Old 12-09-2009, 04:31 AM   #26
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Exposure correction is easily fixed when shooting in RAW. I suppose it is rather easy to adjust exposure when using JPEG as well, but I prefer the exposure control on Camrea Raw 5.0 on CS4.

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Old 12-09-2009, 12:11 PM   #27
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I was changing lenses in the field a lot, I was missing shots and I ended up with lots of pictures that had dust spots on them. I love my 18-200mm VR because neither happens now.
The D90 and D5000 both have dust reduction, so that will not be an issue. Whether or not this photographer will need to change lenses a lot will be up to him, however.
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Old 12-09-2009, 12:16 PM   #28
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I'm not sure how the D90 has "a tendency to overexpose." We all shoot in MANUAL EXPOSURE MODE.....don't we?
Kevin:

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Originally Posted by DPReview
In spite of its impressive highlight dynamic range, it's a camera that you have to keep an eye on, as its keenness to correctly expose what it thinks is the subject of your photo sometimes means letting highlights clip (matrix metering is very strongly associated with the selected AF point). There is an option to fine-tune the metering in 1/6 EV steps if you aren't the kind of photographer who wants to keep tabs on what the camera is doing.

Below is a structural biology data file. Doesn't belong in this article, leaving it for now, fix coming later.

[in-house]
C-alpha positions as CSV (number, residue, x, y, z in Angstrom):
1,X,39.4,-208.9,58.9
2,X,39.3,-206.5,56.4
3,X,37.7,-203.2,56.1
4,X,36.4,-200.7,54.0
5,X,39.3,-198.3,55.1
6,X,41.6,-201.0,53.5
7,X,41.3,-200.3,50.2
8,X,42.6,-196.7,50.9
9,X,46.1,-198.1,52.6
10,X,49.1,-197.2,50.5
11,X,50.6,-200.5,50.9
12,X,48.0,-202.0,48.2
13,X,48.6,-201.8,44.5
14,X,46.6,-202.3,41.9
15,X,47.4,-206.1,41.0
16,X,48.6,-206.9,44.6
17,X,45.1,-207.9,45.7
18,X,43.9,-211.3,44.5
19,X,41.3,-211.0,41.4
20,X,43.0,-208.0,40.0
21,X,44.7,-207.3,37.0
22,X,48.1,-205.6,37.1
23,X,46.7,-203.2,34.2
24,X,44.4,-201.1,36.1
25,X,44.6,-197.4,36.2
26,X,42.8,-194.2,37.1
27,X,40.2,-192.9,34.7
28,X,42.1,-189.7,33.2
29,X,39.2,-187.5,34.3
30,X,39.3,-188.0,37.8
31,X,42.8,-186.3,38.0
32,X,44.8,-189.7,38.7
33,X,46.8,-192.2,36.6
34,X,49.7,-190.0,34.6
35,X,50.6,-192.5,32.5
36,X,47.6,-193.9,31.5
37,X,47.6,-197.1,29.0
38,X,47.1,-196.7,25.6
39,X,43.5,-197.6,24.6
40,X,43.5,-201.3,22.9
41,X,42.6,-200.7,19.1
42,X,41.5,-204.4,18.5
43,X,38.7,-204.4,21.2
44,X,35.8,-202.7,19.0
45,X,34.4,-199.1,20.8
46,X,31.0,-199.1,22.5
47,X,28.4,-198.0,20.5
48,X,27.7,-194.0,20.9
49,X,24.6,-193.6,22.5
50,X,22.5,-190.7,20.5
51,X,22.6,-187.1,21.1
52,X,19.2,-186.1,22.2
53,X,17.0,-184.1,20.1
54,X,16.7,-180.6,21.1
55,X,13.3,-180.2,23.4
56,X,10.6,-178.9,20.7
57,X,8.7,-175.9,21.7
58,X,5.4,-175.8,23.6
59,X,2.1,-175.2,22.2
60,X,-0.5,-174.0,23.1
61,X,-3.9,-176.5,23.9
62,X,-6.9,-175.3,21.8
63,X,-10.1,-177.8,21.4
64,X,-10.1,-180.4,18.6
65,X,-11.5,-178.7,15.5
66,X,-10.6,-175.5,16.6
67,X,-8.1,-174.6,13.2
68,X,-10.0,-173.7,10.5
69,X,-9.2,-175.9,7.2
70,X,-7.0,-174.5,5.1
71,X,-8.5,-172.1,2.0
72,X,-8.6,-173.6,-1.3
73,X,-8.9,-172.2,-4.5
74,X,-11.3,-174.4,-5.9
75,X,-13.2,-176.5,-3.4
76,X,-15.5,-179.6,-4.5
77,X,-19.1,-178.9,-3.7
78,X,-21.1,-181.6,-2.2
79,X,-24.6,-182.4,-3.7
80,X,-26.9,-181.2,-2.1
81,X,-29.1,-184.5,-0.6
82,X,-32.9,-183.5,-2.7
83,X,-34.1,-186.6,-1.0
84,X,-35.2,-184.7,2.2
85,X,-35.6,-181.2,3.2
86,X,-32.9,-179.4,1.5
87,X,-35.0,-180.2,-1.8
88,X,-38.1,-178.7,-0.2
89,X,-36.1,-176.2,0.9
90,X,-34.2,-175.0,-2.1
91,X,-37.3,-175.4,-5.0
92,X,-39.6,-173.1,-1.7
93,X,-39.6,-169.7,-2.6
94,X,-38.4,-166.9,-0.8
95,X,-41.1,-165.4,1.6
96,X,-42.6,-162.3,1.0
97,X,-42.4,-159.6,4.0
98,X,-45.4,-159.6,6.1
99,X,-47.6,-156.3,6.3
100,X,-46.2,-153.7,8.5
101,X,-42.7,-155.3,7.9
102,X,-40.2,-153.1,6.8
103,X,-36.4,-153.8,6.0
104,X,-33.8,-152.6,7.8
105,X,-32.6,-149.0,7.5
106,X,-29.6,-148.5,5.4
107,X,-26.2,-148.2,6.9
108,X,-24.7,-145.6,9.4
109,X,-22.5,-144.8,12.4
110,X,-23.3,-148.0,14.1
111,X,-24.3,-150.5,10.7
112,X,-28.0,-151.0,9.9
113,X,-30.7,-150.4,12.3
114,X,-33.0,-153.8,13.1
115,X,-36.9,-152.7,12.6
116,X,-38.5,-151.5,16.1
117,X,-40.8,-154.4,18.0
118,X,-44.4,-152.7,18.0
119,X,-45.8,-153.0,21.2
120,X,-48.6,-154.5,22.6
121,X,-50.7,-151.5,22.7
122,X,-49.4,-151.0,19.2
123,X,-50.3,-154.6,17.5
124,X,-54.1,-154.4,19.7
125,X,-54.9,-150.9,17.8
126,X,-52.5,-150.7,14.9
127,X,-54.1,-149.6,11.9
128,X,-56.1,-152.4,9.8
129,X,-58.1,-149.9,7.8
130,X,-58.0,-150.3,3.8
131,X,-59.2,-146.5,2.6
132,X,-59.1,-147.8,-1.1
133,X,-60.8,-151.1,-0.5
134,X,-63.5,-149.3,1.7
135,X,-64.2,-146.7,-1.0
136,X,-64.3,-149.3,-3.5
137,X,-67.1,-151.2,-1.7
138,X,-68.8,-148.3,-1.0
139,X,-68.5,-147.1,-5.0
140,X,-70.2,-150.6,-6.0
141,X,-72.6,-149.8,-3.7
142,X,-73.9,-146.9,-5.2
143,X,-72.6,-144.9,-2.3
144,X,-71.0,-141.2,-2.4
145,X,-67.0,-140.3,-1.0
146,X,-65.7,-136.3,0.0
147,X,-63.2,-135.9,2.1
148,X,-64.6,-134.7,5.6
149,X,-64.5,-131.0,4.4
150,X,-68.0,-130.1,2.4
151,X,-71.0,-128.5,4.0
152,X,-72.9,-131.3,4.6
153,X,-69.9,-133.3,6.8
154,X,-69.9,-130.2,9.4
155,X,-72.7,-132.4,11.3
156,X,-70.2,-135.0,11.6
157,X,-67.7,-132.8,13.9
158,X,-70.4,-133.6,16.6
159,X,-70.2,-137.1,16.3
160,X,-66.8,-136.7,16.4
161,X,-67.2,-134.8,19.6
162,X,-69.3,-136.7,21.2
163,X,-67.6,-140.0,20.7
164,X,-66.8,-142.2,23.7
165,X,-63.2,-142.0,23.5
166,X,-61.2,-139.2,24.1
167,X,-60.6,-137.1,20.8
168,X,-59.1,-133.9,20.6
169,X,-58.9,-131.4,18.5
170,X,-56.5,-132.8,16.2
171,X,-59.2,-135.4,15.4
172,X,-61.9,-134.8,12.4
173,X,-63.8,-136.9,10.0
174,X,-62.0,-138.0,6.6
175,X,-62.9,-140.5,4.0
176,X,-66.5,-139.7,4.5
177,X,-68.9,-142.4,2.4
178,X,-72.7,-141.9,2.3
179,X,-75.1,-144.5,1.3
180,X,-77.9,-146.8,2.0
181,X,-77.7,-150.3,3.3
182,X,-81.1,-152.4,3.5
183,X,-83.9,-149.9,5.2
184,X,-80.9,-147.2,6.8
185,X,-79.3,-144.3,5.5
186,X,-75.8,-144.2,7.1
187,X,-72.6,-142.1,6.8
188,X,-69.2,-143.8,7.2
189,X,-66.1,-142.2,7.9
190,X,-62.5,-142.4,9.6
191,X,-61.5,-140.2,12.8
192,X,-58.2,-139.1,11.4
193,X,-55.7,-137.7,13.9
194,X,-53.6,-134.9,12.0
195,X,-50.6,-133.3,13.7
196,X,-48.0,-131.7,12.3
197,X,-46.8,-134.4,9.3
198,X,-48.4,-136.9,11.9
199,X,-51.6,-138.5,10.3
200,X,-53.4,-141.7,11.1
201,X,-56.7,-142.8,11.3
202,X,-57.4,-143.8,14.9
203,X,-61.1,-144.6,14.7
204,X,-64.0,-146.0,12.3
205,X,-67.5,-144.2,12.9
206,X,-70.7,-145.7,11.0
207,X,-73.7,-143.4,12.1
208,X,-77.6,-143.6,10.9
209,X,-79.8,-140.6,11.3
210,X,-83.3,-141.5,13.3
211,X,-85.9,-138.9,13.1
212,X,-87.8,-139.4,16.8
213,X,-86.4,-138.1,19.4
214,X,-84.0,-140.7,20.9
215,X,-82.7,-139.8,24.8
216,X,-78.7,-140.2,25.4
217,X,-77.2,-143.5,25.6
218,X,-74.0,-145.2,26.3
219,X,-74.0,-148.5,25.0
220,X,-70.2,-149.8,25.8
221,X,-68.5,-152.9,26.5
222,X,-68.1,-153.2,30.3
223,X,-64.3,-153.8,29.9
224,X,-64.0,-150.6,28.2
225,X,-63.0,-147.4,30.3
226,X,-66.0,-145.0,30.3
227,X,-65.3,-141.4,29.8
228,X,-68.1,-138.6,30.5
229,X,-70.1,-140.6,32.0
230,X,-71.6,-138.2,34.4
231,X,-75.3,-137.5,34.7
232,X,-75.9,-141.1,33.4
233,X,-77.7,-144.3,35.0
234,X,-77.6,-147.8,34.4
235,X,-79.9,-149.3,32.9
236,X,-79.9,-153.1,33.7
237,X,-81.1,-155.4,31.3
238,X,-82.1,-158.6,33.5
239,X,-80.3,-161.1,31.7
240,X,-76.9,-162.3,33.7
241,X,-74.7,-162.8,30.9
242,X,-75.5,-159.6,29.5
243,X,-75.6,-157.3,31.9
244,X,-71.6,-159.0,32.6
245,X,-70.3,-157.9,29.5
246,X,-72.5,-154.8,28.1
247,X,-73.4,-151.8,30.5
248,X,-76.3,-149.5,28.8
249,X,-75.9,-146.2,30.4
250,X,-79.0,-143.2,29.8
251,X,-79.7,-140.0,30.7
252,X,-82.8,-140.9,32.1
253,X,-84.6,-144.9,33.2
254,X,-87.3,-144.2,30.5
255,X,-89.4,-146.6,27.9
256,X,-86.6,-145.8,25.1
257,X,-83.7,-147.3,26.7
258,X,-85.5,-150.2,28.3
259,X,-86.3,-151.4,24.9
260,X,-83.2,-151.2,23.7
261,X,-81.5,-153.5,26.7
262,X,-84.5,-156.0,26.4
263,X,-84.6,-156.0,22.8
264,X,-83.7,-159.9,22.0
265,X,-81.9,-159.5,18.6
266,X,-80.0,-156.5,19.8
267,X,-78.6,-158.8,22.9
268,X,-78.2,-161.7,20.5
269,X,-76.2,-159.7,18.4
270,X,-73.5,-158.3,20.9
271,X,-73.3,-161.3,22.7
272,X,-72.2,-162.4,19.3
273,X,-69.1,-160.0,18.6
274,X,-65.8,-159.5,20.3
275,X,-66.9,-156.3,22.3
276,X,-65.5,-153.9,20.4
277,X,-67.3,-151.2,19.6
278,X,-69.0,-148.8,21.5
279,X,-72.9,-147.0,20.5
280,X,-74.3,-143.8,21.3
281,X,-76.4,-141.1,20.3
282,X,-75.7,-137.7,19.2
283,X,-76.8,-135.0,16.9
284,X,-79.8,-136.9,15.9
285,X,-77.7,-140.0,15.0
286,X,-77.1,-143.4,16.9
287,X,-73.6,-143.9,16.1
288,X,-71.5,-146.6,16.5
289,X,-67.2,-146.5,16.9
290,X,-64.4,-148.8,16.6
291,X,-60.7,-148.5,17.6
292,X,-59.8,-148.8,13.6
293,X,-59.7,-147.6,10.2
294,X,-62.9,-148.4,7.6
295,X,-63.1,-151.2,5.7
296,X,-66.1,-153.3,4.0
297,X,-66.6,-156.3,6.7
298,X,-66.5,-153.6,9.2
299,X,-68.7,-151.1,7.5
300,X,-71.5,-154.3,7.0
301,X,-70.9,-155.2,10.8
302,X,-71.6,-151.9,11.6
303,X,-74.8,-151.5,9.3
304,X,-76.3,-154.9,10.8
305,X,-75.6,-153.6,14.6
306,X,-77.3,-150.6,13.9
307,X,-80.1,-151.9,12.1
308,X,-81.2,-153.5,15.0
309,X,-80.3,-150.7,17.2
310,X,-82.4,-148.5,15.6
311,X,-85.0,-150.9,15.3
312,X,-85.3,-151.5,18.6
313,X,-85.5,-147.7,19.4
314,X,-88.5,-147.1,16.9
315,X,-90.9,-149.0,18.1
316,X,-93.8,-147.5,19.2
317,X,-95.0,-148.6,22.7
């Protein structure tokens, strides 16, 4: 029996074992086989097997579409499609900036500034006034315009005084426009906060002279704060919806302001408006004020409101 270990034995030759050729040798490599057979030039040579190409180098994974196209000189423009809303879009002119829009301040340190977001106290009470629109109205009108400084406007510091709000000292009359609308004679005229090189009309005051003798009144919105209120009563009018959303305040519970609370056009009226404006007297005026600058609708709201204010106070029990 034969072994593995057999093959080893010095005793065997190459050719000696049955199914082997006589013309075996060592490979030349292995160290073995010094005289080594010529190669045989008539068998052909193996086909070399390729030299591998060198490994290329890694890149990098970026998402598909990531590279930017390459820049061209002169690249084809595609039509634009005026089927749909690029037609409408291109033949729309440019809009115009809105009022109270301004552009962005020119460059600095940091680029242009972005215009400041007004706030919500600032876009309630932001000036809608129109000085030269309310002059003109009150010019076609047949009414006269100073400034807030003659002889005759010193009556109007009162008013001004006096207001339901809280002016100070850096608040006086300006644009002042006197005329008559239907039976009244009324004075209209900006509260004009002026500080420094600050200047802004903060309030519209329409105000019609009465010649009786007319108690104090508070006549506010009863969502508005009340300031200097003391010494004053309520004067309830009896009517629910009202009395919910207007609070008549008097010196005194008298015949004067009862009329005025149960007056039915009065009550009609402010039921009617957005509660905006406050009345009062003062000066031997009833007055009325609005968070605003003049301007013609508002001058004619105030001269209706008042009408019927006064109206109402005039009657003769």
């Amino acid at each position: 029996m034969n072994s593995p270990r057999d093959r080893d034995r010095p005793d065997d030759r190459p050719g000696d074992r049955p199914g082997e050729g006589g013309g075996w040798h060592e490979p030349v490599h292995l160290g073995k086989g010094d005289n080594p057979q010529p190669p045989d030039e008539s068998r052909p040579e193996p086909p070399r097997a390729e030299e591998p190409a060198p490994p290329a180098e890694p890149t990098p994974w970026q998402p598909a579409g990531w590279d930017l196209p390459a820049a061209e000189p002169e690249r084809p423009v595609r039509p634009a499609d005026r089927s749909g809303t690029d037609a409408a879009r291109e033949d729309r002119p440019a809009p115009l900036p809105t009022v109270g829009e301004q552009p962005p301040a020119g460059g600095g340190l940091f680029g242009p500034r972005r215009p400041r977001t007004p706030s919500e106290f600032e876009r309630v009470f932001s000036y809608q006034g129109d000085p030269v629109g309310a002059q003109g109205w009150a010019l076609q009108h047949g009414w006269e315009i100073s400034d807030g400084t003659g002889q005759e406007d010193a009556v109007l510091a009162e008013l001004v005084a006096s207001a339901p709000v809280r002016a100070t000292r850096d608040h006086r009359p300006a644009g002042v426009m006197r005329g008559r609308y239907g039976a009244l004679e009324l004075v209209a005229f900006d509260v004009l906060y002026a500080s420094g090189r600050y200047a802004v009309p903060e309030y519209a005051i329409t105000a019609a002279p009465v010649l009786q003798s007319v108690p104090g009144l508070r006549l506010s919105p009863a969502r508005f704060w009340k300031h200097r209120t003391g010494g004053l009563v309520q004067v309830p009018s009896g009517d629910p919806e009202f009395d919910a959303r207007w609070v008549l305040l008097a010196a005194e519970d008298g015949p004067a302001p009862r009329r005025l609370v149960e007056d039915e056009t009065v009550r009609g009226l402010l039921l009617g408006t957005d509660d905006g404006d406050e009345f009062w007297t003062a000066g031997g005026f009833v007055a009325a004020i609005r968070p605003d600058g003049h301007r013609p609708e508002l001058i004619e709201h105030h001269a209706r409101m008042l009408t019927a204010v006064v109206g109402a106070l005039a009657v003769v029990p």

For an introductory user who may or may not be willing to monitor the exposure, the D5000, which apparently does not have this issue, is IMO the better fit.

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Old 12-09-2009, 12:23 PM   #29
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1. The D5000 kit with two lenses, an 18-55mm VR and a 55-200mm VR ($864.95):

http://www.amazon.com/Nikon-Digital-.../dp/tech-data/
HOLD IT! That deal includes the 55-200 that is NOT stabilized. Should be this one instead:

http://www.amazon.com/Nikon-Digital-...364931&sr=1-12

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Old 12-09-2009, 01:26 PM   #30
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The D90 and D5000 both have dust reduction, so that will not be an issue. Whether or not this photographer will need to change lenses a lot will be up to him, however.